Age is just a number when it comes to running a successful business, and nobody knows that better than Ben Lenikman ’21 and Natey Ruzell ’22. Both have turned their hobbies into profitable enterprises with some help from the Entrepreneurship course at USM.
As a 15-year old, Natey Ruzell ’22 enjoyed going to Milwaukee Bucks basketball games with his friends, where he would collect autographs on players’ trading cards. He never intended to sell the cards, but one day he was bored and posted them to his Instagram account to see what would happen. A customer reached out to Ruzell, asking if he wanted to make a trade. “I had no clue what I was doing, but I started doing more research and realized there was money to be made, so I was like, ‘Okay, sure’ and I did the trade,” said Ruzell. From there, he was able to sell the card he received in the trade and use those profits to buy more autographed cards from different players. “It opened my eyes to the sports card market and the capabilities that cards had.”
Ben Lenikman ’21 also uses social media to grow his business of re-selling high-end, hard-to-find sneakers like Air Jordans and Yeezys by Kanye West. He opened a retail location on Brady Street in Milwaukee in November. Both students were enrolled in the Upper School’s Entrepreneurship course taught by Nikki Lucyk, director of innovation and academic technology. The course, which Lucyk developed, was created after the completion of the Lubar Center for Innovation and Exploration in August 2017. “As we began developing our curriculum for the space, we held focus groups and spoke with parents, alumni, and entrepreneurs,” said Lucyk. “We listened to all of their ideas and ultimately decided the Lubar Center couldn’t just be a place to make stuff. There had to be a purpose for making the things. That’s how the Entrepreneurship course evolved.”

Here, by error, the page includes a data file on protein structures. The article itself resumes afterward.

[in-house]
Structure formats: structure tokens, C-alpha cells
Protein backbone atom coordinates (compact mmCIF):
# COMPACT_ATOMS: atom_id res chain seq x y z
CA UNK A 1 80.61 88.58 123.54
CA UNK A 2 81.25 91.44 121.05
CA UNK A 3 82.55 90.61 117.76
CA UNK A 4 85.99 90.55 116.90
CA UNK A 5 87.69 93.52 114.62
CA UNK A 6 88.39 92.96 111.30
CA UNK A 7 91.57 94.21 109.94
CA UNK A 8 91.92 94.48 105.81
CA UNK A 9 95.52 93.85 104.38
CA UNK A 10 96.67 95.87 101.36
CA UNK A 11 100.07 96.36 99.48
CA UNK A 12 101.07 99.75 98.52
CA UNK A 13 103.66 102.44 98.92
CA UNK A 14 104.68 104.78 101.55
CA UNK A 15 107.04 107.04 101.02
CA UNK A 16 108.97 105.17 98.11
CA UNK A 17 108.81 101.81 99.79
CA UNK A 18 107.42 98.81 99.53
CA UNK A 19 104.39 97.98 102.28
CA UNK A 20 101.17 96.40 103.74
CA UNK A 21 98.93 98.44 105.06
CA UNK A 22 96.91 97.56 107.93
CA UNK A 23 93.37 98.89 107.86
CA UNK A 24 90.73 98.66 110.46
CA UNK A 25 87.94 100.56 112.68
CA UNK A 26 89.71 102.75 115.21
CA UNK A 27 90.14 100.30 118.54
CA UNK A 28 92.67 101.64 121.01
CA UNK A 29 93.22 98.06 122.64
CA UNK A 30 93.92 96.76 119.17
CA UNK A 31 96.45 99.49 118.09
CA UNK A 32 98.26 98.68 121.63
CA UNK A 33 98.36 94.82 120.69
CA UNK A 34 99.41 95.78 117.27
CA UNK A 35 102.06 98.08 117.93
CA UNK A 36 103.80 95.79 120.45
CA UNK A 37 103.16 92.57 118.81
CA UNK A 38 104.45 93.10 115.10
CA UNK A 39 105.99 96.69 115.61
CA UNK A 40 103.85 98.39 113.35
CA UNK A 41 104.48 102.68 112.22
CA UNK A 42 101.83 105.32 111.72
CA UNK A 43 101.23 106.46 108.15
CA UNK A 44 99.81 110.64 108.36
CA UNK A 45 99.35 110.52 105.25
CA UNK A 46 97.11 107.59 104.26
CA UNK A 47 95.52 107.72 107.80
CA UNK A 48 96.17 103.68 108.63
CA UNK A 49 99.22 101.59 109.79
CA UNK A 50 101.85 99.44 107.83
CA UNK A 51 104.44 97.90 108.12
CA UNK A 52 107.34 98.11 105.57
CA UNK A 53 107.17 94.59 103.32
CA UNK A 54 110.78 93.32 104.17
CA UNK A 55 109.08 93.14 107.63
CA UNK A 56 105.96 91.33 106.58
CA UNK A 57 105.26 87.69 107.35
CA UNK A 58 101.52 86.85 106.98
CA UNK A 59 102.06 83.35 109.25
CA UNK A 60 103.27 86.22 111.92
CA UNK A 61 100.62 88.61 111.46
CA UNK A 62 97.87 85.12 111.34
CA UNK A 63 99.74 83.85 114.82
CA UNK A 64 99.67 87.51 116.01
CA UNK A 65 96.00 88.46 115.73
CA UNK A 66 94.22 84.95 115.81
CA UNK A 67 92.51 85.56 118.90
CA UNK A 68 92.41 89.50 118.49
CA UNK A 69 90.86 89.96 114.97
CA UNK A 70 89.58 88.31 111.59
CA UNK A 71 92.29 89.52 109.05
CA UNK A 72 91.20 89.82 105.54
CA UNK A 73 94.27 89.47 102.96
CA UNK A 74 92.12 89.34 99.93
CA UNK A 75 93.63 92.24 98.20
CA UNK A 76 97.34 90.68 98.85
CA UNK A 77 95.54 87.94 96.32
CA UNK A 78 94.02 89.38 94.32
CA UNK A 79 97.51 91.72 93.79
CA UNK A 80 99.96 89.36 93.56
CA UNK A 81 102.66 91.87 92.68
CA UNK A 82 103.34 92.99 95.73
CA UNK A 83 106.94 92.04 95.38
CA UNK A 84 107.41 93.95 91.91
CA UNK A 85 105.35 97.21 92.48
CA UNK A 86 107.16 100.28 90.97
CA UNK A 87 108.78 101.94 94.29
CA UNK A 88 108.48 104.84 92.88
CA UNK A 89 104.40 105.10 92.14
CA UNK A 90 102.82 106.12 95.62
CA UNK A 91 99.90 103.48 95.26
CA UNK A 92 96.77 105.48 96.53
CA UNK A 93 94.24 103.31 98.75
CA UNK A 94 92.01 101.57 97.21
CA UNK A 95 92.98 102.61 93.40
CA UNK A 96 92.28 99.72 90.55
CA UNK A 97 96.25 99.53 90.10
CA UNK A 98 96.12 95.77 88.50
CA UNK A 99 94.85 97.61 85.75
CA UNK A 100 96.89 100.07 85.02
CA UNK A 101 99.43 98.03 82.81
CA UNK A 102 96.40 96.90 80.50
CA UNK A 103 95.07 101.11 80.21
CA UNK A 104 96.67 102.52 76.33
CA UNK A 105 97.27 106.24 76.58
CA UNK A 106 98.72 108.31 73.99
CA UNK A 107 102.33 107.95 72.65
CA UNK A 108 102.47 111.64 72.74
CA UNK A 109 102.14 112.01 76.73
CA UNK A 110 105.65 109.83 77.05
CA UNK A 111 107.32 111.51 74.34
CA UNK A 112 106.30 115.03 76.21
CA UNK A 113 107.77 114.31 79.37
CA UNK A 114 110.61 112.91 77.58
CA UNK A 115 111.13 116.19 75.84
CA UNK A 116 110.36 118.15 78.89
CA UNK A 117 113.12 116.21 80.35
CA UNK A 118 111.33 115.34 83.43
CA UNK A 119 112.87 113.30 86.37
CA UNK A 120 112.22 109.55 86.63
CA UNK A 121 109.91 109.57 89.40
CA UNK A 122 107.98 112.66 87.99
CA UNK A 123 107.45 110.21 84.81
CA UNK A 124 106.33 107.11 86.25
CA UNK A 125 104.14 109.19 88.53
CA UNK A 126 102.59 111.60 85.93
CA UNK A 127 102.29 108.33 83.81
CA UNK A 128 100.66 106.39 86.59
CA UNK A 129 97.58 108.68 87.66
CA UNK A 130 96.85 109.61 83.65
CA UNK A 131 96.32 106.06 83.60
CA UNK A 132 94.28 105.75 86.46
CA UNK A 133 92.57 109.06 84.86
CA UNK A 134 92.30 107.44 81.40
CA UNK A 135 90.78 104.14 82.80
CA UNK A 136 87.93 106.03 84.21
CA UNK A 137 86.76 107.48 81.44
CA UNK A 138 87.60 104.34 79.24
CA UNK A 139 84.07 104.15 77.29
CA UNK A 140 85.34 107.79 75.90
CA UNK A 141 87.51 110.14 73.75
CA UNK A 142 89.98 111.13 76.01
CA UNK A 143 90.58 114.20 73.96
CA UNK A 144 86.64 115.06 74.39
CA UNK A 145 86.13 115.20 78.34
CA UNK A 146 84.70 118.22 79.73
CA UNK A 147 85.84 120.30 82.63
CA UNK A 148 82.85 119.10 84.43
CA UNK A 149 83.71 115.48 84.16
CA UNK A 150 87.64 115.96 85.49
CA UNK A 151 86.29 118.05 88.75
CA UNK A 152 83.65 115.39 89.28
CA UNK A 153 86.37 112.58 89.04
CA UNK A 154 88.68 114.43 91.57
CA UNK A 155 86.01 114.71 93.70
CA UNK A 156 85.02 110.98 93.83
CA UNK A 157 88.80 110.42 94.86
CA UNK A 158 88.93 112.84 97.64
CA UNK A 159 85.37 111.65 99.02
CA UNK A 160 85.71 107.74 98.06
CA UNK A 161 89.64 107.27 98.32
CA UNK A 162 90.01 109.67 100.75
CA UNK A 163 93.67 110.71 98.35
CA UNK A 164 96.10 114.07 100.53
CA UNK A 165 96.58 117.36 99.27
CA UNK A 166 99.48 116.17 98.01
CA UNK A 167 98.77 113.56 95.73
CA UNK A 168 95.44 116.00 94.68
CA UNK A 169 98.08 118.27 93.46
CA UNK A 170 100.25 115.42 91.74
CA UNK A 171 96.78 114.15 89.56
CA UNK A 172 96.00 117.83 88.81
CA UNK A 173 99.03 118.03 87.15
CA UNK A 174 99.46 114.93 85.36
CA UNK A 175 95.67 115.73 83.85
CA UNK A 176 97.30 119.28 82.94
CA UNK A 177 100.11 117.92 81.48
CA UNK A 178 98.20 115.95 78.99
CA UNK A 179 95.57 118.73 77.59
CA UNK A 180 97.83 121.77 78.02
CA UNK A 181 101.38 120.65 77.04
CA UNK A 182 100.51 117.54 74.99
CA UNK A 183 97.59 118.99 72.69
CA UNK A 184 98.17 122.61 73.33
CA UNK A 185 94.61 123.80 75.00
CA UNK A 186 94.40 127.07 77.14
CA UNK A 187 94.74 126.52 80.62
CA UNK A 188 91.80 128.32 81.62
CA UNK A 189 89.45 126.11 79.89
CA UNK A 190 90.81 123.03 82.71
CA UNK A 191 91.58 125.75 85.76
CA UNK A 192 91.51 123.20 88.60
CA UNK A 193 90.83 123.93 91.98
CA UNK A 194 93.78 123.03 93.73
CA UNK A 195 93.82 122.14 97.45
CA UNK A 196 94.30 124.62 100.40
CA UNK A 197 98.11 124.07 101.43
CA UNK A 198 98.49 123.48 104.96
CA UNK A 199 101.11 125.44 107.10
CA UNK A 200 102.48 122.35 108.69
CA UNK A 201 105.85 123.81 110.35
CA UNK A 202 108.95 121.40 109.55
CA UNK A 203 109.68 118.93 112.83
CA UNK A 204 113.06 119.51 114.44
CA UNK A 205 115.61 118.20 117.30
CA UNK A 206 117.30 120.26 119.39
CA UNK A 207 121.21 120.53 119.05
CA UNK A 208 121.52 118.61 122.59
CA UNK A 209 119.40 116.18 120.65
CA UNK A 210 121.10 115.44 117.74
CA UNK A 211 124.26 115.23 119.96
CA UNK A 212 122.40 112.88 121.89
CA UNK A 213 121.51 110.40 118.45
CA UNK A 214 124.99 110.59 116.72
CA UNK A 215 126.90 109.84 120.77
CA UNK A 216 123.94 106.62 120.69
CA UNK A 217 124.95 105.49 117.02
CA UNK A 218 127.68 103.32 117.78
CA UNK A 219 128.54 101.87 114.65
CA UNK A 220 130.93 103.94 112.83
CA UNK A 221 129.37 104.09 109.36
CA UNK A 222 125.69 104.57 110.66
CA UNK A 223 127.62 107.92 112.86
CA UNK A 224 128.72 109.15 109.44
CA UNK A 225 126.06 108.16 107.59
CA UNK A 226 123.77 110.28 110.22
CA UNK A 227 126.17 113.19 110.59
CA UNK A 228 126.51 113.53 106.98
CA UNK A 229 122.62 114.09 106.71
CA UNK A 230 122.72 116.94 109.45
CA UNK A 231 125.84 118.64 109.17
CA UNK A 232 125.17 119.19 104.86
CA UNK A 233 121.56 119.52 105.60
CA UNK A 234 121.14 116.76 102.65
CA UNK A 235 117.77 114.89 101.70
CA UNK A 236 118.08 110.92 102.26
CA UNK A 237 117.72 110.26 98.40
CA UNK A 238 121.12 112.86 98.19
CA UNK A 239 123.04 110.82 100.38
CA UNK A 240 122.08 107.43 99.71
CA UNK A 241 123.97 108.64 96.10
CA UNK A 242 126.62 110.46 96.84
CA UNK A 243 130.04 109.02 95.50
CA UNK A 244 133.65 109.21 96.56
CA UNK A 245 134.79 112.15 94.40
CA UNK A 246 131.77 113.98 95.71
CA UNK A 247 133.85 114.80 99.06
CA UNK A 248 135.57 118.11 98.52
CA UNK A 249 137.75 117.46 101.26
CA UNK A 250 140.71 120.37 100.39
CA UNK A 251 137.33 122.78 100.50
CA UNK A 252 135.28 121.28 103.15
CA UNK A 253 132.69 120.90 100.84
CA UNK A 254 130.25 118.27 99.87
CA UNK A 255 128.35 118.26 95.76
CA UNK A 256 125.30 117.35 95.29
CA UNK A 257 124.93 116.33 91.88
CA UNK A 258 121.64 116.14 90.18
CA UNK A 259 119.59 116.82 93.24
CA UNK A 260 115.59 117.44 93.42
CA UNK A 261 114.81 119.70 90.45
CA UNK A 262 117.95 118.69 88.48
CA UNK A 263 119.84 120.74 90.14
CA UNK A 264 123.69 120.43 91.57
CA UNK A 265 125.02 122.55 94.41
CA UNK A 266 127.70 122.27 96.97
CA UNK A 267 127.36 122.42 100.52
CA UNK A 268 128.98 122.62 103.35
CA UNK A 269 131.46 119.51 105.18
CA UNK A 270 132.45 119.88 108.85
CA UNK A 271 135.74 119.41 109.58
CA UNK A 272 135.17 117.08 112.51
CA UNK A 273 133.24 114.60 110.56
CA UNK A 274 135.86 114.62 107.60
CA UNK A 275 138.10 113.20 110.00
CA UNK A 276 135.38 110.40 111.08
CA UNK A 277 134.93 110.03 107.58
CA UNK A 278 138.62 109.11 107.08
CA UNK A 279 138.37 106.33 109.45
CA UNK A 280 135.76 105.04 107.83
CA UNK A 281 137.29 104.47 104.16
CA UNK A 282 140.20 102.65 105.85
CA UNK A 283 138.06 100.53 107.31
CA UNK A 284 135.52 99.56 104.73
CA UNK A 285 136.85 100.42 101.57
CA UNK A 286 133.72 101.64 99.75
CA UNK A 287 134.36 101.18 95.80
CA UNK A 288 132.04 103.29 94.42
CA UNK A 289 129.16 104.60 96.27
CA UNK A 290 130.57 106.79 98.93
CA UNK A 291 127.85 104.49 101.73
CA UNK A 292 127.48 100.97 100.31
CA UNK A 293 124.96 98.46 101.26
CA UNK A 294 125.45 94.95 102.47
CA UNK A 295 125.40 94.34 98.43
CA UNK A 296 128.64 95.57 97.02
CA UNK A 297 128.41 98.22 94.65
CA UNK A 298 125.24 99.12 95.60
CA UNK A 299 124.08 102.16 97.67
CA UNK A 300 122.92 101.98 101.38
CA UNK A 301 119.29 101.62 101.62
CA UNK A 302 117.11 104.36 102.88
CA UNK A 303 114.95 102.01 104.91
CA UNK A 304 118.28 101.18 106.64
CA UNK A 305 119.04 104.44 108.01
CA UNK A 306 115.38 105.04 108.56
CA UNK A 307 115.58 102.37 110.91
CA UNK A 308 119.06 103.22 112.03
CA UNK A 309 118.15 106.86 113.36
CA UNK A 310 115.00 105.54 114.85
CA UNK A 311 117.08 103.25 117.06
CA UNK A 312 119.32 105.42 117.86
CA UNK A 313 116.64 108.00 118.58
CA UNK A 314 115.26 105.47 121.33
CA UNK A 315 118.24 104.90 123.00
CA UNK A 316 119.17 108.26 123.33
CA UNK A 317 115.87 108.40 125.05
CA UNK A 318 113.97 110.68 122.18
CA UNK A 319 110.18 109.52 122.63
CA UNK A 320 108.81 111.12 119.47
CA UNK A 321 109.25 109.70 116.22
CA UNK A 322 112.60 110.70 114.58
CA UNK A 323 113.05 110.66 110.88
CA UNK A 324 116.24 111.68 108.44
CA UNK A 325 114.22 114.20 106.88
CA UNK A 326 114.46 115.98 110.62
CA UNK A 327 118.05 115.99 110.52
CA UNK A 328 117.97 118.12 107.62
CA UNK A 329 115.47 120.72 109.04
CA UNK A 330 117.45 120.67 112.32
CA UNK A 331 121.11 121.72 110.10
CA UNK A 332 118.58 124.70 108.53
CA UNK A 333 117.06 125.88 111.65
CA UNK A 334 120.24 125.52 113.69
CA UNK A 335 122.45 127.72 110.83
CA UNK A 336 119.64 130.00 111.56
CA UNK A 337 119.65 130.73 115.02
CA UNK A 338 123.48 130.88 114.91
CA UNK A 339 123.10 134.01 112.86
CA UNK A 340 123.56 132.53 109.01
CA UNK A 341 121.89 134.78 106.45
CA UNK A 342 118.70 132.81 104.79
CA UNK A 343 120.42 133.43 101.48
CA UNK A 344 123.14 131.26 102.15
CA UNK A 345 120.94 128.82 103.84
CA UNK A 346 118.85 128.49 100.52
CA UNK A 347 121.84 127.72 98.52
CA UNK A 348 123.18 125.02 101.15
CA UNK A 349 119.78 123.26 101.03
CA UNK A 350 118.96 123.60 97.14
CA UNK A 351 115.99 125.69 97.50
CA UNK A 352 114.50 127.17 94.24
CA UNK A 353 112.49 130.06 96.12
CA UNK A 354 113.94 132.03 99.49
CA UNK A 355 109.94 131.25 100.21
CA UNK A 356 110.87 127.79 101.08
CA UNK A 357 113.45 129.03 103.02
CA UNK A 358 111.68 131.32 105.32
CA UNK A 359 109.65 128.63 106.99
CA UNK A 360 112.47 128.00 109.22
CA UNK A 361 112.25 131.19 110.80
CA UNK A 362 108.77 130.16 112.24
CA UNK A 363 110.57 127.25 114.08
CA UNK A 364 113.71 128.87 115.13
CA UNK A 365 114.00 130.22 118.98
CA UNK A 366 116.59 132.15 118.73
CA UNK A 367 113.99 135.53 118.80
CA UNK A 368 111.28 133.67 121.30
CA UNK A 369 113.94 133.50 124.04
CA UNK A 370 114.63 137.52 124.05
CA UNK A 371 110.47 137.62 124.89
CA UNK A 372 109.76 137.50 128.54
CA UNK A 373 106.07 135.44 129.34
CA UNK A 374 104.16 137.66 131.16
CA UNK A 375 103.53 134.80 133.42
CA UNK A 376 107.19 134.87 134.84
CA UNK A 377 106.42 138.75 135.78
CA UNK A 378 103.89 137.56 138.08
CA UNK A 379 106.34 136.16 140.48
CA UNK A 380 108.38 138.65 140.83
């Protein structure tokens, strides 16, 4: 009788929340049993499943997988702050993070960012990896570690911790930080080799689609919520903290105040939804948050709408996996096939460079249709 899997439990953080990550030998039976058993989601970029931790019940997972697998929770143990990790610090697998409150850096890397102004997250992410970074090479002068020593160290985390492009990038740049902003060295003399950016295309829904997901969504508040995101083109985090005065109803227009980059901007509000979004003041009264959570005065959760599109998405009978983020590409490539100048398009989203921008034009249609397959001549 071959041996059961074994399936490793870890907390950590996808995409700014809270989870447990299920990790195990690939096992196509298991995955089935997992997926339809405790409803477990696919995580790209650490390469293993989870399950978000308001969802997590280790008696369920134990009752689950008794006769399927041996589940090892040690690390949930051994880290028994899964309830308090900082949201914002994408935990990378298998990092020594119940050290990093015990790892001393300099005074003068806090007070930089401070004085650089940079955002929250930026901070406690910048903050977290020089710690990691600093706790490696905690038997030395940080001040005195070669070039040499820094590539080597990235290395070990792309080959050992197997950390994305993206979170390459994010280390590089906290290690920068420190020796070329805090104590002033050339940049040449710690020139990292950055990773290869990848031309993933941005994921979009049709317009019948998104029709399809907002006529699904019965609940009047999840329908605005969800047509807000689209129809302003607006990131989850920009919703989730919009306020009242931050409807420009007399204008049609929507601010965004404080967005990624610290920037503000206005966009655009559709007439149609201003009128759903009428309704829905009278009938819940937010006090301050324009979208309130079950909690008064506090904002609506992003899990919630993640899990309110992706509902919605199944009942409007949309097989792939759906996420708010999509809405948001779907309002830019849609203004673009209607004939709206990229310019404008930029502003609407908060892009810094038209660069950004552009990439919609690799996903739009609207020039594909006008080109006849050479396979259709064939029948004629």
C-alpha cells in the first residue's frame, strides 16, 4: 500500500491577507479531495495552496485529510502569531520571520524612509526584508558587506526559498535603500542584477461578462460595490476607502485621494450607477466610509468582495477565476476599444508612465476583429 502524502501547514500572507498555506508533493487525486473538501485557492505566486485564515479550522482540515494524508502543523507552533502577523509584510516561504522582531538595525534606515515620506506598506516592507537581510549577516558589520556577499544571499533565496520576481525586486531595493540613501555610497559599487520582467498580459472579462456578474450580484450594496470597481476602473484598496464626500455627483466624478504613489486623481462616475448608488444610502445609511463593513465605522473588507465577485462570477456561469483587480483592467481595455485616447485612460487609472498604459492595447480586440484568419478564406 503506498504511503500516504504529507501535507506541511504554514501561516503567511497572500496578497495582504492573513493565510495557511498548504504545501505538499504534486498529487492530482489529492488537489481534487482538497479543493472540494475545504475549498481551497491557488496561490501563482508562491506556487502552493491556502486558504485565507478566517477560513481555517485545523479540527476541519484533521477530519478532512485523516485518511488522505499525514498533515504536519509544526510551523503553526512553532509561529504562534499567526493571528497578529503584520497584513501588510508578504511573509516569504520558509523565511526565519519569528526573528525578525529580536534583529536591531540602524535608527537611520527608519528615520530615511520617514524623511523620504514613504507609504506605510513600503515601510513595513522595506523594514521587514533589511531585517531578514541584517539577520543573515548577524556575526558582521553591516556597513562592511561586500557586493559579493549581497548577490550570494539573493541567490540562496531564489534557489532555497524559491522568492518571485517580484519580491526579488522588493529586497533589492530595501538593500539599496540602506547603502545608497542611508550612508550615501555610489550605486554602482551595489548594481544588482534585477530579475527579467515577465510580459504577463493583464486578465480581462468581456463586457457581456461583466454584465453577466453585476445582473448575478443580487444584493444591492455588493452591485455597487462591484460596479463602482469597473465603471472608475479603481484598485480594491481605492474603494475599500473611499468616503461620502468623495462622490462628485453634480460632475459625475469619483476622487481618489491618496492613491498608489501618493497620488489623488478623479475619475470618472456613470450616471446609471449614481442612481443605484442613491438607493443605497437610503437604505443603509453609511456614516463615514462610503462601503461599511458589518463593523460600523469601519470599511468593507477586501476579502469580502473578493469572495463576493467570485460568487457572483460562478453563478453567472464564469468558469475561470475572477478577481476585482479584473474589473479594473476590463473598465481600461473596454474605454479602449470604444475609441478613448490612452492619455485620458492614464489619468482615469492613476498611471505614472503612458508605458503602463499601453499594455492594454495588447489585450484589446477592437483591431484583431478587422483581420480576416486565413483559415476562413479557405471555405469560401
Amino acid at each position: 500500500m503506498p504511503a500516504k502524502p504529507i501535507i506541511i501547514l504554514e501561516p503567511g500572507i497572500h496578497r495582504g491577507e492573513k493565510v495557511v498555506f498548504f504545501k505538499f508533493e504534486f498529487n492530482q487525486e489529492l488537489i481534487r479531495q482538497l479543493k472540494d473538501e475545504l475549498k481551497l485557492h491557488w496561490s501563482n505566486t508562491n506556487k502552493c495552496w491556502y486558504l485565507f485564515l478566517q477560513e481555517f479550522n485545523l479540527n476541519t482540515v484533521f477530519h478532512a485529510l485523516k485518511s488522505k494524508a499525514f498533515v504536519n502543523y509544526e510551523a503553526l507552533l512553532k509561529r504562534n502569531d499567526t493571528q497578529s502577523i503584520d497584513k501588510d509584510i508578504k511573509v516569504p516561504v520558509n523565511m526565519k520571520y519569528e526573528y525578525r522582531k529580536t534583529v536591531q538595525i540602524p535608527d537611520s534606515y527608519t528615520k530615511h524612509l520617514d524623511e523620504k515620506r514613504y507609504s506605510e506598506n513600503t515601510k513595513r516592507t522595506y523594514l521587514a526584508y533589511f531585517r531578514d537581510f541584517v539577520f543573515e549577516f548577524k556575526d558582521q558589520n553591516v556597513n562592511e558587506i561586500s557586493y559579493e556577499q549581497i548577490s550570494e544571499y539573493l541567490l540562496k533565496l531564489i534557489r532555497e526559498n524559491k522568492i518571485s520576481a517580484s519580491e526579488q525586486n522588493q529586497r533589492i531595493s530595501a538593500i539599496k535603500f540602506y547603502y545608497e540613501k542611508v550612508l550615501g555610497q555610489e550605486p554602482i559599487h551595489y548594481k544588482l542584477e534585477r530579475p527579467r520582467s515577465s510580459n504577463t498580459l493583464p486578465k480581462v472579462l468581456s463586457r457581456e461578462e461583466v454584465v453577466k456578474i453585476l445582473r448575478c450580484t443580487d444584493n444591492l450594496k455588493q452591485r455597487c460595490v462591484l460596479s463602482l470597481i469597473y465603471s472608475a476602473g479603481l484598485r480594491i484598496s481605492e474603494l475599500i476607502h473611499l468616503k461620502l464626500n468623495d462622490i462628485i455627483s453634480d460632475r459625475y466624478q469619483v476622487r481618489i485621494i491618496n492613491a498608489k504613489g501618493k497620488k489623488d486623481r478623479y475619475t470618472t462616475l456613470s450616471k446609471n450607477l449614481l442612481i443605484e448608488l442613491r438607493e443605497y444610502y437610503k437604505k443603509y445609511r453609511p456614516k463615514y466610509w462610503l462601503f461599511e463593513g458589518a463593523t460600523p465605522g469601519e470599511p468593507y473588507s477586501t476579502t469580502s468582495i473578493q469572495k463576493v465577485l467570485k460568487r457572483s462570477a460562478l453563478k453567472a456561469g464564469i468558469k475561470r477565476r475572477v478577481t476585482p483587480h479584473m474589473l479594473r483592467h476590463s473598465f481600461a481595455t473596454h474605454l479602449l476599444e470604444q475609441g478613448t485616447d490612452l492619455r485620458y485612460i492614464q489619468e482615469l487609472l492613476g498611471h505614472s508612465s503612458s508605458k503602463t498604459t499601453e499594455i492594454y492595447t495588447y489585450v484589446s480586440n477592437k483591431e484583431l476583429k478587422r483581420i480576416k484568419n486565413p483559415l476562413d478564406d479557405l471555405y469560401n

In the course, students study the business model canvas and lean start-up method and apply those methodologies to their own business. Or, if they don’t already have a business, they work to identify a need in the marketplace. But coming up with a viable idea for a business is hard, to say the least, and for students who can’t think of something on their own, “I try to connect them with a company or ask them to do something for a company,” said Lucyk.
In the Entrepreneurship course, students might not always land on a correct answer, and they need to embrace ambiguity. “I call these kids the Googlers,” said Lucyk. “They’re nontraditional, nonlinear thinkers. They understand they’re not going to get the right answer right away. They’re going to have to go through several iterations to find the ideal solution. They might not be jumping through hoops to get As, but they know how to think creatively, find elusive answers, network, and connect. They work to develop their emotional intelligence so they can nurture relationships in authentic ways.”
Like all business owners, Ruzell and Lenikman had to adjust their plans because of the COVID-19 pandemic. Lenikman had to build relationships with new, out-of-state suppliers and Ruzell was impacted by falling prices when professional sports were shut down and people started panic selling. “The market always drops in the off-season, and the way I looked at it, COVID just created an early off-season,” said Ruzell. “I just watched the market, and when the cards stabilized at their low point I went all out and bought a ton. Since then, the prices have been creeping up every week.”
For Ruzell and Lenikman, the course has improved their businesses. “The course has helped me a lot,” said Lenikman. “I write down my goals and what I need to work on, and Mrs. Lucyk pushes me to complete my goals.” Added Ruzell, “It’s been, by far, my favorite class at USM. It helped my business a lot, being able to advertise better, learning how to market my product better—and just being in the space with other people who are also interested in being an entrepreneur is really fun.”